Whenever ESET malware researchers discover a new interesting attack, a new piece of malware, or an old threat evolving in an interesting way, we share the news on this blog. Every once in a while, though, we stumble upon something that stands out, something that doesn’t fall into the “common” malware categories that we encounter every day – such as ransomware, banking trojans, or targeted attacks (APTs) – just to name a few of those that are currently causing the most problems. Today, we’re bringing you one of those uncommon threats – a trojan devised to target players of online poker.
The last time I wrote about poker-related malware, it was about PokerAgent, a trojan propagating through Facebook that was used to steal Facebook users’ logon credentials, credit card information and the level of Zynga poker credit.
Today, we’re bringing you news about Win32/Spy.Odlanor, which is used by its malware operator to cheat in online poker by peeking at the cards of infected opponents. It specifically targets two of the largest online poker sites: PokerStars and Full Tilt Poker.
Modus operandi: Malware takes screenshots of the infected opponent
The attacker seems to operate in a simple manner: After the victim has successfully been infected with the trojan, the perpetrator will attempt to join the table where the victim is playing, thereby having an unfair advantage by being able to see the cards in their hand.
Let’s explain each of those steps in a bit more detail, as uncovered through our analysis.
Like a typical computer trojan, users usually get infected with Win32/Spy.Odlanor unknowingly when downloading some other, useful application from sources different than the official websites of the software authors. This malware masquerades as benign installers for various general purpose programs, such as Daemon Tools or mTorrent. In other cases, it was loaded onto the victim’s system through various poker-related programs – poker player databases, poker calculators, and so on – such as Tournament Shark, Poker Calculator Pro, Smart Buddy, Poker Office, and others.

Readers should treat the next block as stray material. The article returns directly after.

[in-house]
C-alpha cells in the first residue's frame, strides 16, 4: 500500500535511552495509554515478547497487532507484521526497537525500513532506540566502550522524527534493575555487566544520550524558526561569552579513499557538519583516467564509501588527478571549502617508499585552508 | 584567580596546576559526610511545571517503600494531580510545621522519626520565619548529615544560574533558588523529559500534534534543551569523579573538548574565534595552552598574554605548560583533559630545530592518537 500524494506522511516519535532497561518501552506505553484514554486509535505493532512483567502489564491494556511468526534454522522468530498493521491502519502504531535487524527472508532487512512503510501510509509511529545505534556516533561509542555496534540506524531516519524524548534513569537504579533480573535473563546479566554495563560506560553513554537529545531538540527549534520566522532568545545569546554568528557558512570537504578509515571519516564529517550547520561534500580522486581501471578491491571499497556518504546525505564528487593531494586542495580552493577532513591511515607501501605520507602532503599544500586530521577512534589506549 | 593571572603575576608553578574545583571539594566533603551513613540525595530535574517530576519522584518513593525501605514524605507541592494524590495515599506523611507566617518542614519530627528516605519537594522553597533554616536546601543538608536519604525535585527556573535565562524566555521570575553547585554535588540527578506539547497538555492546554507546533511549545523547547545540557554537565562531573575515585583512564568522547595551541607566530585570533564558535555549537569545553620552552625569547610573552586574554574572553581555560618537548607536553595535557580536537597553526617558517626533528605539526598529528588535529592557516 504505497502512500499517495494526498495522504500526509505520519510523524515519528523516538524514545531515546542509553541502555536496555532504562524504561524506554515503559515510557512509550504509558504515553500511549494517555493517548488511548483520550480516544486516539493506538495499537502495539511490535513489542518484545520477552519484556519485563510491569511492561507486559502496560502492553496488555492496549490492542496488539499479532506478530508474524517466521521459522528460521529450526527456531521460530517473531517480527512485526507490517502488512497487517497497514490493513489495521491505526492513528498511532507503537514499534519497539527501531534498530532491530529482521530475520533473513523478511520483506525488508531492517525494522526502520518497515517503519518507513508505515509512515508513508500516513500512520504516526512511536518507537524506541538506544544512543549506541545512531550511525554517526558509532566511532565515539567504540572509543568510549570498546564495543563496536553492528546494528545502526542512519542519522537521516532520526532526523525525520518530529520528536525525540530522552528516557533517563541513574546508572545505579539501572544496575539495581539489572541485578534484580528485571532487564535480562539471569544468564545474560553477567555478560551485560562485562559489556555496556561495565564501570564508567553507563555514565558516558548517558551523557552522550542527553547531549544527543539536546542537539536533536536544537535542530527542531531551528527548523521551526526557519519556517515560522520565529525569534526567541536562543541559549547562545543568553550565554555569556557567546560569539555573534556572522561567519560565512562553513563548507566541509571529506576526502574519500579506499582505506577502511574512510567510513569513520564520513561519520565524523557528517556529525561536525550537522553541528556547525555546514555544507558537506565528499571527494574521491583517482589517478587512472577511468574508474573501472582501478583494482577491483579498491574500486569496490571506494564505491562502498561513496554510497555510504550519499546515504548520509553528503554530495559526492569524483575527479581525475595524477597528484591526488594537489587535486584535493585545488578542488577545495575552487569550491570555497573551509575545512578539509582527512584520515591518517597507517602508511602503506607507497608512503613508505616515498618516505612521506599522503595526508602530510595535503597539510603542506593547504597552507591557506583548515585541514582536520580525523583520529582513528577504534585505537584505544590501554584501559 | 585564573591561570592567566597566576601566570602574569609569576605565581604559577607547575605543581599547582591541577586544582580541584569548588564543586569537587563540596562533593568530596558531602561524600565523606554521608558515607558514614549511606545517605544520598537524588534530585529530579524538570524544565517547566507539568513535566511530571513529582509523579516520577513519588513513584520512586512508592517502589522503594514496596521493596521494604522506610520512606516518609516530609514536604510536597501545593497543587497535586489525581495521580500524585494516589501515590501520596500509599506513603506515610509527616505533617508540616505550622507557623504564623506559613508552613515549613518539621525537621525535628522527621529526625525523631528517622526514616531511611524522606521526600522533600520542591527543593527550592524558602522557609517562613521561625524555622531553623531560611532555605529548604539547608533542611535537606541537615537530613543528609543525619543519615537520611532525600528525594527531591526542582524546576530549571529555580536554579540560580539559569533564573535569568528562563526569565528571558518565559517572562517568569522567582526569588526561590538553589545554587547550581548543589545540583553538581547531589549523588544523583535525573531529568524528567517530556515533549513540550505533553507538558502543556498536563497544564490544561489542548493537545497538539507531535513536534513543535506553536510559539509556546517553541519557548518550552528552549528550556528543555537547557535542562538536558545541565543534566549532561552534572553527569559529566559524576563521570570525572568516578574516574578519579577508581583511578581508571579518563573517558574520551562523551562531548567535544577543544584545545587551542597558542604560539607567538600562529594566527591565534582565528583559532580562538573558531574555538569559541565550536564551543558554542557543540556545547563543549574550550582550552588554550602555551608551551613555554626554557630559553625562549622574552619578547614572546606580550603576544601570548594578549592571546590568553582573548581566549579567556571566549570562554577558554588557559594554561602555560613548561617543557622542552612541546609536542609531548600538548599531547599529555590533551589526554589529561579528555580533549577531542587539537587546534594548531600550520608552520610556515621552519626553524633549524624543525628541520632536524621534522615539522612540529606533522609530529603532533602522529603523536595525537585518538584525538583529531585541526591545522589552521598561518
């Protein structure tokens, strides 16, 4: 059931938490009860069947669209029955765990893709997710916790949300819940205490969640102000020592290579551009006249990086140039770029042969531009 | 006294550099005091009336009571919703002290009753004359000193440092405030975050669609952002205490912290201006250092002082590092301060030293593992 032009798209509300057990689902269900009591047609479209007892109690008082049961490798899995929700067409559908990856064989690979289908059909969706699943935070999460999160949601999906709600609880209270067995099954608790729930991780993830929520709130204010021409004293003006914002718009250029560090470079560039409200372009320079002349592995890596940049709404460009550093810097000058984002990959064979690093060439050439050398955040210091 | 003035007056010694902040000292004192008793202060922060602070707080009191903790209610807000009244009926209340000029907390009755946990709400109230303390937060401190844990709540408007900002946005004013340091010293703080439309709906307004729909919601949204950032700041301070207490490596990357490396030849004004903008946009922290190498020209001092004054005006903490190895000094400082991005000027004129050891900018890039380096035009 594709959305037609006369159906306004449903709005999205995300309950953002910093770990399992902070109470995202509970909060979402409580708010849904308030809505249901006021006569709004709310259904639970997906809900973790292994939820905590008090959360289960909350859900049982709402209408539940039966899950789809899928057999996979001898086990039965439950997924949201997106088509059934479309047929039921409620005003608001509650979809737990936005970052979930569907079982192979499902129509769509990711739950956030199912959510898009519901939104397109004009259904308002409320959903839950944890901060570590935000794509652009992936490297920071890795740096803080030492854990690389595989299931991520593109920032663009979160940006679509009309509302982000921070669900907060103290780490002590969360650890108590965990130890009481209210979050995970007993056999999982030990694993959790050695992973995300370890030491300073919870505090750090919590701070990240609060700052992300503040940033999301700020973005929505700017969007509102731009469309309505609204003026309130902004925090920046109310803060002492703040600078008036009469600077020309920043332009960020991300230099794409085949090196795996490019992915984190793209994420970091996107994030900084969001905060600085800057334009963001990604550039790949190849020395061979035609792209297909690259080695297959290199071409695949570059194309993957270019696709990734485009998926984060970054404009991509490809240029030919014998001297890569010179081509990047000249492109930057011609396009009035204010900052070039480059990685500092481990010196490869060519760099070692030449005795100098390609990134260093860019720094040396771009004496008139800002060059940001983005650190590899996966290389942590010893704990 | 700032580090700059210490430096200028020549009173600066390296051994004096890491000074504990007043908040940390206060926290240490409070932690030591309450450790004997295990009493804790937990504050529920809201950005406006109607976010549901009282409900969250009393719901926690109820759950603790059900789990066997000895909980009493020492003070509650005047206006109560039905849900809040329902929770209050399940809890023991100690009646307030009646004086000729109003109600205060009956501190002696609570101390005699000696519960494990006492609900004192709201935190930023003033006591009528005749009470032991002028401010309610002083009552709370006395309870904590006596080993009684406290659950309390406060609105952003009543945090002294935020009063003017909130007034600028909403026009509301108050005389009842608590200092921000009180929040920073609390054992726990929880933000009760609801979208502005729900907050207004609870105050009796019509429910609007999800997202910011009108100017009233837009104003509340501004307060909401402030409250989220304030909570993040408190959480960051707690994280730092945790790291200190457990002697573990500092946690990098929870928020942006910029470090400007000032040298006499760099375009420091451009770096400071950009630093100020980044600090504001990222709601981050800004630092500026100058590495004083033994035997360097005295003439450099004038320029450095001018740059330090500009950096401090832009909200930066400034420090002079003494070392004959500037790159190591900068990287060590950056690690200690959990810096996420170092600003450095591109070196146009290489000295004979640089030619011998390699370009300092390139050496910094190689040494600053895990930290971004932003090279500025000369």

Once executed, the Odlanor malware will be used to create screenshots of the window of the two targeted poker clients – PokerStars or Full Tilt Poker, if the victim is running either of them. The screenshots are then sent to the attacker’s remote computer.
Afterwards, the screenshots can be retrieved by the cheating attacker. They reveal not only the hands of the infected opponent but also the player ID. Both of the targeted poker sites allow searching for players by their player IDs, hence the attacker can easily connect to the tables on which they’re playing.
We are unsure whether the perpetrator plays the games manually or in some automated way.
In newer versions of the malware, general-purpose data-stealing functionality was added by running a version of NirSoft WebBrowserPassView, embedded in the Oldanor trojan. This tool, detected by ESET as Win32/PSWTool.WebBrowserPassView.B, is a legitimate, albeit potentially unsafe application, capable of extracting passwords from various web browsers.
Communication with its C&C via HTTP
The trojan communicates with its C&C, the address of which is hardcoded in the binary, via HTTP. Part of the exfiltrated information, such as the malware version and information identifying the computer, are sent in the URL parameters. The rest of the collected information, including an archive with any screenshots or stolen passwords, is sent in the POST request data.
The screenshots from IDA Pro below show the parts of the malware code that search for PokerStars and Full Tilt Poker windows:
We have observed several versions of the malware in the wild, the earliest ones from March 2015. According to ESET LiveGrid® telemetry, the largest number of detections comes from Eastern European countries. Nevertheless, the trojan poses a potential threat to any player of online poker. Several of the victims were located in the Czech Republic, Poland and Hungary. As of September 16th, there have been several hundred users infected with Win32/Spy.Odlanor:
by Robert Lipovsky, ESET